Cats are beautiful and energetic pets that may do high and stunning jumps occasionally. Cats, despite their skill, can sometimes miss the mark and land precariously, resulting in injury. Accidents with automobiles can also result in broken bones, with leg fractures being the most prevalent.
When your cat’s leg is touched, it will moan, snarl, and cry, indicating it has a broken bone. You may also notice edema or bruising near the fractured location. In other cases, the cat will have a complex fracture, which means damaged bones poked through the skin, causing cuts and lesions around the fractured region.
Difference Between Cat Sprain and a Broken Leg
A sprain is a strained ligament or tendon that is usually less serious than a broken leg. Your cat might not be able to bear weight, and there may be visible redness and swelling. Visit a vet if your cat is acting strangely or looks to be in discomfort.
High falls or automobile accidents cause many sprains and limb breaks. Your cat may be suffering from internal ailments that are not visible but require immediate treatment.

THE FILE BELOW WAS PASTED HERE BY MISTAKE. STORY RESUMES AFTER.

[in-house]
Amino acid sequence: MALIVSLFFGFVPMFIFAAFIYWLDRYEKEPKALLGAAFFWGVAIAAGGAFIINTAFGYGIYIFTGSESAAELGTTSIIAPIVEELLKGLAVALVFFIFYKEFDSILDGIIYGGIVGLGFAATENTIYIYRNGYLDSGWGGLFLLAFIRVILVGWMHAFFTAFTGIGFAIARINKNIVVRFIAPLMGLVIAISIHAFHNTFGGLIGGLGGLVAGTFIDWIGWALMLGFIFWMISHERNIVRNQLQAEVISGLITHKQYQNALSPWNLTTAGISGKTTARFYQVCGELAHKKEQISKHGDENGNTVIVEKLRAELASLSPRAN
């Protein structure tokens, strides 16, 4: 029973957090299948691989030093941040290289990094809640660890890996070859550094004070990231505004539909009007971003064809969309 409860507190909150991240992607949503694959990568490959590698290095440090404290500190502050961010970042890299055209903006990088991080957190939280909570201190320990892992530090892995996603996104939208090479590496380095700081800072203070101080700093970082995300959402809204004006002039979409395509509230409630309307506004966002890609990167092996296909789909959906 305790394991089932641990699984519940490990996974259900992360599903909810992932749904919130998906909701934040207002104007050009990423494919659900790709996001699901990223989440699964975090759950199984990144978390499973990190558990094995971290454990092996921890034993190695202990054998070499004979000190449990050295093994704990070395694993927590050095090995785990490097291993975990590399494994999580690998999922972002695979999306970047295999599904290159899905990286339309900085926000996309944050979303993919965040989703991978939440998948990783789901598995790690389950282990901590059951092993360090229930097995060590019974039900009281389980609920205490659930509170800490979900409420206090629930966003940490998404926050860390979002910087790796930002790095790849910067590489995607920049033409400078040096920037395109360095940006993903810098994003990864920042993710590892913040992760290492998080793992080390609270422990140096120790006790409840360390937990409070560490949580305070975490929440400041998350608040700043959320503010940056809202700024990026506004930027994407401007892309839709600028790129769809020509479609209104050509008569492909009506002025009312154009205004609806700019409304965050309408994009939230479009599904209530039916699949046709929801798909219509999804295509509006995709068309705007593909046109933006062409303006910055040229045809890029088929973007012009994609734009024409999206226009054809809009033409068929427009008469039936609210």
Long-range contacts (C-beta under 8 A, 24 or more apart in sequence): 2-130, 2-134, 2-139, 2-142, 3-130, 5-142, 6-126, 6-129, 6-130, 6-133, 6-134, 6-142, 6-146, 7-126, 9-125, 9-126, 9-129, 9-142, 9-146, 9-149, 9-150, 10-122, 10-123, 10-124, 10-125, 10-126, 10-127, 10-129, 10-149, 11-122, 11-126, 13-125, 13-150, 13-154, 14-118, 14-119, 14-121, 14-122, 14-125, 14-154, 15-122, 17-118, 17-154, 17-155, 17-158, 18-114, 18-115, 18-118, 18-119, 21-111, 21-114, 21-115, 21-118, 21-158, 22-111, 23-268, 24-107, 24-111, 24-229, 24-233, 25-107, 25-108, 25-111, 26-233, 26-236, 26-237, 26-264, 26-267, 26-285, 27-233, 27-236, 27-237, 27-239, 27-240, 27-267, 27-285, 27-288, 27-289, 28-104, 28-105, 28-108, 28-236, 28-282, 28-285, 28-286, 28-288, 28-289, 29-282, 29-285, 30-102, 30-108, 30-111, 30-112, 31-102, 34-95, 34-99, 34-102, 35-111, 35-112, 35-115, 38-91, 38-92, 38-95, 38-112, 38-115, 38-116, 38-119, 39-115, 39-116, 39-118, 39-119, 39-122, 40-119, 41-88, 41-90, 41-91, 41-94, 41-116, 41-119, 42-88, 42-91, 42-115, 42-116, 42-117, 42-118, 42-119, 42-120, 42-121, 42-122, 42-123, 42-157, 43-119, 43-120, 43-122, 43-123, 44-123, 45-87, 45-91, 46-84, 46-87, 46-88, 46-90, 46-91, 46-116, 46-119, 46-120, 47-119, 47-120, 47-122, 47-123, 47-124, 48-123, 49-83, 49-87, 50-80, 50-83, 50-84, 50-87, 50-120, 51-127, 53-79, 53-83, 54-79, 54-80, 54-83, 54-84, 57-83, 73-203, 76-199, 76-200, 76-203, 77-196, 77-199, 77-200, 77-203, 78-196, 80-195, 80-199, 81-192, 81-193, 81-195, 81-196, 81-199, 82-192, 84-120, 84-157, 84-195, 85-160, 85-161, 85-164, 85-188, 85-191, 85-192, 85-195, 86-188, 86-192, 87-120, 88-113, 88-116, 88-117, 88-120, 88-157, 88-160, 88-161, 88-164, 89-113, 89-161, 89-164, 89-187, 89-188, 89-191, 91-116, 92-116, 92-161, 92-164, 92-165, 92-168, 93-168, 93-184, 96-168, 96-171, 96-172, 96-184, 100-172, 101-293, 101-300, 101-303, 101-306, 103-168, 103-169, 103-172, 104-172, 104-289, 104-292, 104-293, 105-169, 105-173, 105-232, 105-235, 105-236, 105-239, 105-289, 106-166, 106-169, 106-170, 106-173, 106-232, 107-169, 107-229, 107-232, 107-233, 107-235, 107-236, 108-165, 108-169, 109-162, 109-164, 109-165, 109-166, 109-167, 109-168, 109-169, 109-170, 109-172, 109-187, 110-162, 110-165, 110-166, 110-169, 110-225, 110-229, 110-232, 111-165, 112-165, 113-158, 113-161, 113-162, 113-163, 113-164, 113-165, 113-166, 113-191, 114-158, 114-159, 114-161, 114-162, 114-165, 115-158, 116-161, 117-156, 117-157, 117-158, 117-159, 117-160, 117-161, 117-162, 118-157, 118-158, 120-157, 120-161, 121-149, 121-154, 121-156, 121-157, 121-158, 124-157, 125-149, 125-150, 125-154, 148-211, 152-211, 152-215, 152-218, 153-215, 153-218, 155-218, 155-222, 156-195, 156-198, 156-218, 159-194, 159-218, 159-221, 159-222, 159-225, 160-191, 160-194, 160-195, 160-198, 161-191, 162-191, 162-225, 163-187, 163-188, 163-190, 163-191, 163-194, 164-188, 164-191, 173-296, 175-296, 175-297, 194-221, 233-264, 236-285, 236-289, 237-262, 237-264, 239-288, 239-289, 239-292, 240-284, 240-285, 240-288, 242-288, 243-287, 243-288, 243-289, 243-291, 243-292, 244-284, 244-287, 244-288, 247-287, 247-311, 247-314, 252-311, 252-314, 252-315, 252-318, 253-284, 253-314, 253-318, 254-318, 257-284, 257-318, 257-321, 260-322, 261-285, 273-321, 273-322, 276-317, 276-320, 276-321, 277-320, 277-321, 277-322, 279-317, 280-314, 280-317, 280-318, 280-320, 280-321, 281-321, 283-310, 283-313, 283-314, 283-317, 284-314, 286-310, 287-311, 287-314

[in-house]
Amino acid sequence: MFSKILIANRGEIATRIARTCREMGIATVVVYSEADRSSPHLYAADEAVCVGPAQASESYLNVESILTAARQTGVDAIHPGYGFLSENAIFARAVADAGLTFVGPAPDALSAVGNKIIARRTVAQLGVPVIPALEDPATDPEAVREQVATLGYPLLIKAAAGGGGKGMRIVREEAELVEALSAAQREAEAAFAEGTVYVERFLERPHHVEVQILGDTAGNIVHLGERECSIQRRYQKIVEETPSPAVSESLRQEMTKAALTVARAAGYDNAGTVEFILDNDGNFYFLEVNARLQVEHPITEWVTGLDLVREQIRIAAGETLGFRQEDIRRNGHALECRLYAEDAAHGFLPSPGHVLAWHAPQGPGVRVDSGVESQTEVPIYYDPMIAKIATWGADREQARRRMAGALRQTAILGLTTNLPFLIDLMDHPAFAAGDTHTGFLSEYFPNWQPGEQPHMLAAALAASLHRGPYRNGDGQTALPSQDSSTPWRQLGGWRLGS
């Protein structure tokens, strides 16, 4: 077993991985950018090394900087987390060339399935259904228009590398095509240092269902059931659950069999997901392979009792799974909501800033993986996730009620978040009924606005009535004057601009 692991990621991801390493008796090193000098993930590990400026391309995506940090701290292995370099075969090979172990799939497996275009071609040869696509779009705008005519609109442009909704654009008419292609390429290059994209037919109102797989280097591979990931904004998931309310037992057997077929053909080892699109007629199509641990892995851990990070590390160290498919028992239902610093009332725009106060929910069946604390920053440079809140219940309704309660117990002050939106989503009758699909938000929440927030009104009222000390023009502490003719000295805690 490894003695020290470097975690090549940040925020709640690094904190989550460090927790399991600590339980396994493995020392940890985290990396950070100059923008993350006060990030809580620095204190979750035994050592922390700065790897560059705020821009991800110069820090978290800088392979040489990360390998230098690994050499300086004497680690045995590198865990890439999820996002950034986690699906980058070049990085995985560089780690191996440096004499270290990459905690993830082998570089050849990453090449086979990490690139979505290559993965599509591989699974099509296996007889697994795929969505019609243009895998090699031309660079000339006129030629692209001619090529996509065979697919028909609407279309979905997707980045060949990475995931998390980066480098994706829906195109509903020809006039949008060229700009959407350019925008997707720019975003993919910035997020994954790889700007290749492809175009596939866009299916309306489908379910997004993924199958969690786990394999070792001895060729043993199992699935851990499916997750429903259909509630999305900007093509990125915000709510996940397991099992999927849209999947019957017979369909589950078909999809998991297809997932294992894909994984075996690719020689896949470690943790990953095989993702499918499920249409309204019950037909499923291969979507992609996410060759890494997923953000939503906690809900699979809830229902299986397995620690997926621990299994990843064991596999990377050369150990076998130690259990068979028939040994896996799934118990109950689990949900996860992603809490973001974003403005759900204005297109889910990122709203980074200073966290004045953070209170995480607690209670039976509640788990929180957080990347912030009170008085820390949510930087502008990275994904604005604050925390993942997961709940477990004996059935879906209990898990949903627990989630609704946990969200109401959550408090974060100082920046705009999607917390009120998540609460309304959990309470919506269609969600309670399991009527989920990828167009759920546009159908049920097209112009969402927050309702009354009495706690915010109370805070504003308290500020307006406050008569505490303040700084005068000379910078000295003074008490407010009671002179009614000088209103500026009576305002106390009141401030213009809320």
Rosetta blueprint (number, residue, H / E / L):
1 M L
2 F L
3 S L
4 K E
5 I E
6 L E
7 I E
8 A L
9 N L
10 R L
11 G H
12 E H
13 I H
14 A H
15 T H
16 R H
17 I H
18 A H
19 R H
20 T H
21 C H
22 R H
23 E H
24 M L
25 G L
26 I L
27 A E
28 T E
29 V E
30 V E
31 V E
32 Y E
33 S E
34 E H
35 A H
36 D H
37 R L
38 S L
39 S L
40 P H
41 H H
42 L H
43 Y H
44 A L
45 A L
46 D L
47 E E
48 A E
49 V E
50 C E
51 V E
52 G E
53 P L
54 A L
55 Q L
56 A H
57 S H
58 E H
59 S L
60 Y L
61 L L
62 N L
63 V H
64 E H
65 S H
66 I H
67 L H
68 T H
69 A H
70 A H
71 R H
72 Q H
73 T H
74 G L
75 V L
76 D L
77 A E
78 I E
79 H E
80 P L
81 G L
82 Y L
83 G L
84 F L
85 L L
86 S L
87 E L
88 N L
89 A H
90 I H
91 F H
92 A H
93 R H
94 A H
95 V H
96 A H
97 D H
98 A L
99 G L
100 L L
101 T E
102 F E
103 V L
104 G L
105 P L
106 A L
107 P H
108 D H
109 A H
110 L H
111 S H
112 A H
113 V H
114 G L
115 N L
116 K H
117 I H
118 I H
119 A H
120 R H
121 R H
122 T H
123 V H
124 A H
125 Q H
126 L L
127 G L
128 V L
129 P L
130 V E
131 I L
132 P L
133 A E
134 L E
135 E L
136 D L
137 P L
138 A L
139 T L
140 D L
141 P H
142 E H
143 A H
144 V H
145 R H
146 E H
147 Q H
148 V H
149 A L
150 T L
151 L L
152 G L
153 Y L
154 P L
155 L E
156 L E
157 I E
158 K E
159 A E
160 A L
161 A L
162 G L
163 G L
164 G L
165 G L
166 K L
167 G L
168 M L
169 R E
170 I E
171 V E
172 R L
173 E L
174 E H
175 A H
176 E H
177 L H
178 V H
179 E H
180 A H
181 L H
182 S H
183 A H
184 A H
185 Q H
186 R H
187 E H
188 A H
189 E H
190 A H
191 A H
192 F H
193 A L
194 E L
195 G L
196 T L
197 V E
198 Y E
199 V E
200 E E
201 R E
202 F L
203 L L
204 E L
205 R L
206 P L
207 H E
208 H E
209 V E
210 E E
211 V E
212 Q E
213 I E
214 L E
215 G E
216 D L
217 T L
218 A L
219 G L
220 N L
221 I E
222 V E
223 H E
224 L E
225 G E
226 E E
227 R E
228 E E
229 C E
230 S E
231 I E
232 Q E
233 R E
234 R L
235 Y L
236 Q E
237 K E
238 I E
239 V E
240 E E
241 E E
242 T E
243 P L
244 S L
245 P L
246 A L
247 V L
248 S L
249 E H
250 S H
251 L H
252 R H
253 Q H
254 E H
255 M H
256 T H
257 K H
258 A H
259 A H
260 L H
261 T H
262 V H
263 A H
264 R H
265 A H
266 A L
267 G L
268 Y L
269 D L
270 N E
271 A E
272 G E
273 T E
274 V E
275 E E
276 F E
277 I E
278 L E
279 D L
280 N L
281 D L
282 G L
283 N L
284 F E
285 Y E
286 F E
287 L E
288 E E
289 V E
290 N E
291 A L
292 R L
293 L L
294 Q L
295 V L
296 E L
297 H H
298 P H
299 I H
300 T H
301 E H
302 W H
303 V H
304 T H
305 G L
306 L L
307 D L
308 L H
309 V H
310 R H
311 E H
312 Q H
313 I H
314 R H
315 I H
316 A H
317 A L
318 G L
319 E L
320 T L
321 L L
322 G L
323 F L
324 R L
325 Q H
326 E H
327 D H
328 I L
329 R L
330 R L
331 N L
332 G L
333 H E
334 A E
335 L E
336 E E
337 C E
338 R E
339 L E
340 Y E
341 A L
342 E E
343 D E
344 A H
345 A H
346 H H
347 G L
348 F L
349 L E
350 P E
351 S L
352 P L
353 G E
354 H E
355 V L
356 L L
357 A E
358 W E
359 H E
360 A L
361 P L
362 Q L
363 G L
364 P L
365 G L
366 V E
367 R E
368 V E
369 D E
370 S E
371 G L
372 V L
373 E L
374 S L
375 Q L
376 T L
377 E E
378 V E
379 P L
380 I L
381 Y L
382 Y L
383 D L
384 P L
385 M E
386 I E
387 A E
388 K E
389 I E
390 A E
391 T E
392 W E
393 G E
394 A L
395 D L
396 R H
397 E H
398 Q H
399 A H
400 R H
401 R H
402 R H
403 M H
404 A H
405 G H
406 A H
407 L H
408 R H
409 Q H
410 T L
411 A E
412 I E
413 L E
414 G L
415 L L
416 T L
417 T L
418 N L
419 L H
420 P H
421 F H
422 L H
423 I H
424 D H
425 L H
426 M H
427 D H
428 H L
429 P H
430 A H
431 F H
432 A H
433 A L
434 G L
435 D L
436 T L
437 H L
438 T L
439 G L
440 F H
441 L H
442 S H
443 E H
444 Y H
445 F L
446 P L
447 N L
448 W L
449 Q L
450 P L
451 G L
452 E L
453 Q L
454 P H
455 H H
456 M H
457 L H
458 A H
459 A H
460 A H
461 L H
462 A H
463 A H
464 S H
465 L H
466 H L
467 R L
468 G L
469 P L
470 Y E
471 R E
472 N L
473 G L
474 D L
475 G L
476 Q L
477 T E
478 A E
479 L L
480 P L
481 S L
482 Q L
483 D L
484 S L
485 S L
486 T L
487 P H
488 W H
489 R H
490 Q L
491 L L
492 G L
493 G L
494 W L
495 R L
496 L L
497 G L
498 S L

Causes of a Broken Leg in Cats
Fractures frequently develop as a result of a traumatic accident or incident or due to an underlying reason that causes bone weakness, which raises the likelihood of fractures even when normal pressures influence the bones. Traffic accidents, fall from great heights, and animal attacks are the most common traumatizing episodes resulting in fractures.
Types of Fractures in Cats
Cats commonly suffer from four types of fractures. They are as follows:
1. Closed Fractures
The skin is frequently intact in this fracture, and the bone beneath the skin is the only affected item. If your cat has this type of fracture, you should consult a vet about surgical treatments that may include surgery to correct the internal bone condition.
2. Greenstick Fractures
The bone is cracked but not broken in these circumstances. Even if there is mild swelling and limping, you should still consult a veterinarian for a medical evaluation of splinting. Poor healing can cause lameness and limited joint motion.
3. Compound Fractures